IVORY COAST: $20 million for sustainable cashew processing

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IVORY COAST: $20m for sustainable cashew processing© Finnfund

In Ivory Coast, investors Norfund and Finnfund are providing a loan of $10 million each to Valency International Trading, a company of the Singaporean group Valency International. The financing will enable the construction of a cashew processing plant.

Include sustainability in the cashew supply chain. This is one of the objectives of Valency International Trading, a player in the cashew sector in Ivory Coast. The subsidiary of the Singaporean group Valency International wants to set up a factory to process cashew nuts locally in Ivory Coast. This initiative has a direct impact on increasing the income of small producers.

This is also what motivated the choice of Norfund and Finnfund. The two investment companies, respectively Norwegian and Finnish are each providing a $10 million line of credit to Valency International Trading. The company will build a factory that will be supplied entirely by small-scale farmers.

Processing 45,000 tons of nuts per year

The future plant will be able to process 45,000 tons of raw cashew nuts per year. With this capacity, the company is expected to generate about 2,000 direct jobs and provide income to 10,000 smallholder farmers. According to Finnfund, with the large capacity of the processing plant, Valency is expected to reach up to 5% of the country’s cashew producers.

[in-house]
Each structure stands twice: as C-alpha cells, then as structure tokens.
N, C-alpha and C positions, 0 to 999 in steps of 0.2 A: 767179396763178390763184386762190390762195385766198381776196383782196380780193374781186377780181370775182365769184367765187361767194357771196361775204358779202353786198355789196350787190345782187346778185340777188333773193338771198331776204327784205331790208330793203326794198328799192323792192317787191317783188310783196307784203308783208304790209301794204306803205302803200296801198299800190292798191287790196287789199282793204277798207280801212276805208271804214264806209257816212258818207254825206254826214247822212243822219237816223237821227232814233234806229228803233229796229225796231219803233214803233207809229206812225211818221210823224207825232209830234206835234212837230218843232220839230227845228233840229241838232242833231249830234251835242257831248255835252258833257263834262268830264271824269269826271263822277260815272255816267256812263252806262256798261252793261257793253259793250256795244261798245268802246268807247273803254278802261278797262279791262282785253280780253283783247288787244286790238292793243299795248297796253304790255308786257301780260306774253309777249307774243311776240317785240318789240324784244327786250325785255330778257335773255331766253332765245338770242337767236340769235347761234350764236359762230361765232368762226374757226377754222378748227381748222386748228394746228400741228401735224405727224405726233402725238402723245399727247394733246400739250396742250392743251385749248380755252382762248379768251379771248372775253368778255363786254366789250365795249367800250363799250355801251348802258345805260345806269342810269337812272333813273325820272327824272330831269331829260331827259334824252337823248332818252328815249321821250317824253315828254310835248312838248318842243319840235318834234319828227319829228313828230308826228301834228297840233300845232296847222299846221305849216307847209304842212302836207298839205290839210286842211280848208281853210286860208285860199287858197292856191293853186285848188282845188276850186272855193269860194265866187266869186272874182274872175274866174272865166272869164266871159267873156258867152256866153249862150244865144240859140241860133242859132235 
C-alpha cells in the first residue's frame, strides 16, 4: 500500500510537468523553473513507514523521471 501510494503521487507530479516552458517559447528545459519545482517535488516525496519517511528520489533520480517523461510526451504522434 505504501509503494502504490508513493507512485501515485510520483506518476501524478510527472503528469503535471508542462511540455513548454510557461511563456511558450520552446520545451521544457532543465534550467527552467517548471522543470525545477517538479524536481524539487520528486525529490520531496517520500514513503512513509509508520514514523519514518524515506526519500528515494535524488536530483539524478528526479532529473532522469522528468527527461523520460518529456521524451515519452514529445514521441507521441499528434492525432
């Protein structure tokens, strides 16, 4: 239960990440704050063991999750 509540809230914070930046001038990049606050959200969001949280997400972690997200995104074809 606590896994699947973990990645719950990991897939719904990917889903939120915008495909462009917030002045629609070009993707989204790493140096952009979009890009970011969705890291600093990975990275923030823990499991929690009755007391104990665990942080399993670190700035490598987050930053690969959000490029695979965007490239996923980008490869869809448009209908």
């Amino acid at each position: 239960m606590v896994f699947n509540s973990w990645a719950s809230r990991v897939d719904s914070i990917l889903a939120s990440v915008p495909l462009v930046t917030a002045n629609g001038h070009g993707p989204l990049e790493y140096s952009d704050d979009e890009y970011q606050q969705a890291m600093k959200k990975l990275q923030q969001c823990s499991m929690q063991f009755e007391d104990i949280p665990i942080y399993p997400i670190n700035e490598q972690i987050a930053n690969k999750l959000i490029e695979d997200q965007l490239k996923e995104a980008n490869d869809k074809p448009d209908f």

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Ivory Coast is one of the world’s major cashew producers. But these nuts are mainly destined for export. In 2020 alone, the West African country shipped 660,000 tons of raw cashew nuts to the international market. Currently, only 10% of the nuts produced in Ivory Coast are processed. The Ivorian government hopes to process 52% of the nuts over the next few years.

Valency’s commitment to environmental responsibility

Valency International Trading’s project will contribute to the Ivorian authorities’ policy, which should also generate more income for the country. As part of its project, Valency is committed to responsible business practices and to developing sustainability and transparency in the cashew supply chain. The Summit Jain-led company will develop a sustainable cashew supply chain management program, which will allow it to work directly with smallholders and reduce the role of middlemen in the current supply chain.

In addition, Norfund and Finnfund plan to follow up on this work with an observer position on the Singaporean company’s board of directors. Despite this commitment to environmental responsibility, cashew nuts are among the products that cause deforestation in Ivory Coast, along with cocoa, palm oil and rubber. In 60 years, the country has lost 90% of its forest cover, according to the results of the new country’s Wildlife Forest Inventory (IFFN) published in July 2021.

Jean Marie Takouleu

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